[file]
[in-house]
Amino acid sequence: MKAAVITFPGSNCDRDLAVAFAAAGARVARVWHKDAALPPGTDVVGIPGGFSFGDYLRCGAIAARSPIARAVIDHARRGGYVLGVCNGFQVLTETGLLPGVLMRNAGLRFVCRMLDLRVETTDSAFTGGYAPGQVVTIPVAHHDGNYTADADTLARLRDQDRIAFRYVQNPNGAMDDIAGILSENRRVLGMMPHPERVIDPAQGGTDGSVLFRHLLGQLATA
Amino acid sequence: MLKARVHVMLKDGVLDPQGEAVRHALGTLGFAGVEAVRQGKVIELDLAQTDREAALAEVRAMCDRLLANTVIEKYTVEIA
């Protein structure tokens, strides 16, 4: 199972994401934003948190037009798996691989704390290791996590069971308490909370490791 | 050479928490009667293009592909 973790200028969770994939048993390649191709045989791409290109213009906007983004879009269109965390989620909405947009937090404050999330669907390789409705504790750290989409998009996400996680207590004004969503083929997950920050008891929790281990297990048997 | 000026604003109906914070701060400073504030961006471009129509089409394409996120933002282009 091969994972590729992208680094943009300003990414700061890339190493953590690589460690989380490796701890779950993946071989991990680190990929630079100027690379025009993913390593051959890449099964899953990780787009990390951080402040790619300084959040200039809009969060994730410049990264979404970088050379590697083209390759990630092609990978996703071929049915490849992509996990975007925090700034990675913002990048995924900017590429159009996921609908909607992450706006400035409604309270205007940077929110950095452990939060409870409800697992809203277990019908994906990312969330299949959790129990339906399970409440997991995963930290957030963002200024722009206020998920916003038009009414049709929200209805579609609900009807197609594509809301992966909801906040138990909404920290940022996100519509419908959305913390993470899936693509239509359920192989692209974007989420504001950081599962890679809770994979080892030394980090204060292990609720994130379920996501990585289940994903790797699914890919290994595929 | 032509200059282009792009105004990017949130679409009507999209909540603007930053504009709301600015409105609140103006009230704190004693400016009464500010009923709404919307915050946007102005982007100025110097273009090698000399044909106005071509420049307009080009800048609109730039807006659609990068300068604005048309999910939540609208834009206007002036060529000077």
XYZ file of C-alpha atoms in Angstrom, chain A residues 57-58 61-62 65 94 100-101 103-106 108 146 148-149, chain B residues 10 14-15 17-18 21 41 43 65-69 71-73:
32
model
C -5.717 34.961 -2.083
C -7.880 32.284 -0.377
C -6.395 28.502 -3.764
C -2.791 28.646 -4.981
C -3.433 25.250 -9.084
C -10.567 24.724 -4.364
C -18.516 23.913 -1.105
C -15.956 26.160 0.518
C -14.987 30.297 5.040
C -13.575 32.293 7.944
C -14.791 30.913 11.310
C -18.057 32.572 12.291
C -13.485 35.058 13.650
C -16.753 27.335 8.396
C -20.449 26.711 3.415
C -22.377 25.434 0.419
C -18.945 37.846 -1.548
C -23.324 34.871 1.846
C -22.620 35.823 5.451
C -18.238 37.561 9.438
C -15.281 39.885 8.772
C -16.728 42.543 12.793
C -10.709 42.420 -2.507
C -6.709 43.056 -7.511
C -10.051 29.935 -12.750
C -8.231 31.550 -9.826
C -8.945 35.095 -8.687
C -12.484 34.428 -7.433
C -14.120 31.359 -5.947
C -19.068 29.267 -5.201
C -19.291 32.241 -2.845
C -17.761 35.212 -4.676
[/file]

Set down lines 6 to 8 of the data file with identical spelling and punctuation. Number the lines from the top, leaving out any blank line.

32
model
C -5.717 34.961 -2.083